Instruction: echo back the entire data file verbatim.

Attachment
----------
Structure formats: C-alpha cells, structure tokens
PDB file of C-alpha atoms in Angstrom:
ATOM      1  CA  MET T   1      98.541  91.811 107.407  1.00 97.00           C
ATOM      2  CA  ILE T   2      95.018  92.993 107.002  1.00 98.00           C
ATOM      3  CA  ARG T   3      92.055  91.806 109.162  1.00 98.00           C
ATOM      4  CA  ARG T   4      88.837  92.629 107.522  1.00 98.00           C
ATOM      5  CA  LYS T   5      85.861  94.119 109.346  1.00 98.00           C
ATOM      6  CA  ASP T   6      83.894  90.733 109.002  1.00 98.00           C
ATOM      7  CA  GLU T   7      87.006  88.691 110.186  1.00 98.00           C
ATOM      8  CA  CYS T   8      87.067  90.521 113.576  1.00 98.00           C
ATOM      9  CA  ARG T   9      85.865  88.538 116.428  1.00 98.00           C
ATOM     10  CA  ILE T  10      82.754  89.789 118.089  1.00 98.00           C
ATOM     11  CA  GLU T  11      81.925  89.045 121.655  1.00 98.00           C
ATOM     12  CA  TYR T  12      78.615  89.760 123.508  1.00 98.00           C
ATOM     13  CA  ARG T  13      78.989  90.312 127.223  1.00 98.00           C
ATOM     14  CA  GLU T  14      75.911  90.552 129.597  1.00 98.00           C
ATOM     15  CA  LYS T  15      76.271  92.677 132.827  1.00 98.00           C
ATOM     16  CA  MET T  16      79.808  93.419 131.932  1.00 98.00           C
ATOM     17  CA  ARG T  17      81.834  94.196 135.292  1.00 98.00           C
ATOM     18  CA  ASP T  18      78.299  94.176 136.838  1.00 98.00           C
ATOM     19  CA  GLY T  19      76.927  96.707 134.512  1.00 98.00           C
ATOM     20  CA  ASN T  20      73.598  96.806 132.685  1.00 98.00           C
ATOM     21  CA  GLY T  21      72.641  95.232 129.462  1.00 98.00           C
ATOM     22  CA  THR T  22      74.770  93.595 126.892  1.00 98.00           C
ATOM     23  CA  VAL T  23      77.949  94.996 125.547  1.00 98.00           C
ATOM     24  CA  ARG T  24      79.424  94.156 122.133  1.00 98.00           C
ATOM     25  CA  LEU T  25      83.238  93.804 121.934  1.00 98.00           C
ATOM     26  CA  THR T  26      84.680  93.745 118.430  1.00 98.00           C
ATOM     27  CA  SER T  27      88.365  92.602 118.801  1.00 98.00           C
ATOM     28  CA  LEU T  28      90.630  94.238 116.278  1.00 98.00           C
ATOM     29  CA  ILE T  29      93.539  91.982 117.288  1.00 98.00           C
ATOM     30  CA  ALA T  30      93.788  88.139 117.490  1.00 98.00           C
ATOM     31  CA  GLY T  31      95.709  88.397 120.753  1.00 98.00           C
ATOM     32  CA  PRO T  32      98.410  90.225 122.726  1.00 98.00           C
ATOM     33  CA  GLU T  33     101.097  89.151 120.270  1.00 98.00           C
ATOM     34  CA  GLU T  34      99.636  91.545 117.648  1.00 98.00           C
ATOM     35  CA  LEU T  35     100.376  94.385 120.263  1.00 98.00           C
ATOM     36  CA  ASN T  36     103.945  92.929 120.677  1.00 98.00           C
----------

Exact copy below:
Structure formats: C-alpha cells, structure tokens
PDB file of C-alpha atoms in Angstrom:
ATOM      1  CA  MET T   1      98.541  91.811 107.407  1.00 97.00           C
ATOM      2  CA  ILE T   2      95.018  92.993 107.002  1.00 98.00           C
ATOM      3  CA  ARG T   3      92.055  91.806 109.162  1.00 98.00           C
ATOM      4  CA  ARG T   4      88.837  92.629 107.522  1.00 98.00           C
ATOM      5  CA  LYS T   5      85.861  94.119 109.346  1.00 98.00           C
ATOM      6  CA  ASP T   6      83.894  90.733 109.002  1.00 98.00           C
ATOM      7  CA  GLU T   7      87.006  88.691 110.186  1.00 98.00           C
ATOM      8  CA  CYS T   8      87.067  90.521 113.576  1.00 98.00           C
ATOM      9  CA  ARG T   9      85.865  88.538 116.428  1.00 98.00           C
ATOM     10  CA  ILE T  10      82.754  89.789 118.089  1.00 98.00           C
ATOM     11  CA  GLU T  11      81.925  89.045 121.655  1.00 98.00           C
ATOM     12  CA  TYR T  12      78.615  89.760 123.508  1.00 98.00           C
ATOM     13  CA  ARG T  13      78.989  90.312 127.223  1.00 98.00           C
ATOM     14  CA  GLU T  14      75.911  90.552 129.597  1.00 98.00           C
ATOM     15  CA  LYS T  15      76.271  92.677 132.827  1.00 98.00           C
ATOM     16  CA  MET T  16      79.808  93.419 131.932  1.00 98.00           C
ATOM     17  CA  ARG T  17      81.834  94.196 135.292  1.00 98.00           C
ATOM     18  CA  ASP T  18      78.299  94.176 136.838  1.00 98.00           C
ATOM     19  CA  GLY T  19      76.927  96.707 134.512  1.00 98.00           C
ATOM     20  CA  ASN T  20      73.598  96.806 132.685  1.00 98.00           C
ATOM     21  CA  GLY T  21      72.641  95.232 129.462  1.00 98.00           C
ATOM     22  CA  THR T  22      74.770  93.595 126.892  1.00 98.00           C
ATOM     23  CA  VAL T  23      77.949  94.996 125.547  1.00 98.00           C
ATOM     24  CA  ARG T  24      79.424  94.156 122.133  1.00 98.00           C
ATOM     25  CA  LEU T  25      83.238  93.804 121.934  1.00 98.00           C
ATOM     26  CA  THR T  26      84.680  93.745 118.430  1.00 98.00           C
ATOM     27  CA  SER T  27      88.365  92.602 118.801  1.00 98.00           C
ATOM     28  CA  LEU T  28      90.630  94.238 116.278  1.00 98.00           C
ATOM     29  CA  ILE T  29      93.539  91.982 117.288  1.00 98.00           C
ATOM     30  CA  ALA T  30      93.788  88.139 117.490  1.00 98.00           C
ATOM     31  CA  GLY T  31      95.709  88.397 120.753  1.00 98.00           C
ATOM     32  CA  PRO T  32      98.410  90.225 122.726  1.00 98.00           C
ATOM     33  CA  GLU T  33     101.097  89.151 120.270  1.00 98.00           C
ATOM     34  CA  GLU T  34      99.636  91.545 117.648  1.00 98.00           C
ATOM     35  CA  LEU T  35     100.376  94.385 120.263  1.00 98.00           C
ATOM     36  CA  ASN T  36     103.945  92.929 120.677  1.00 98.00           C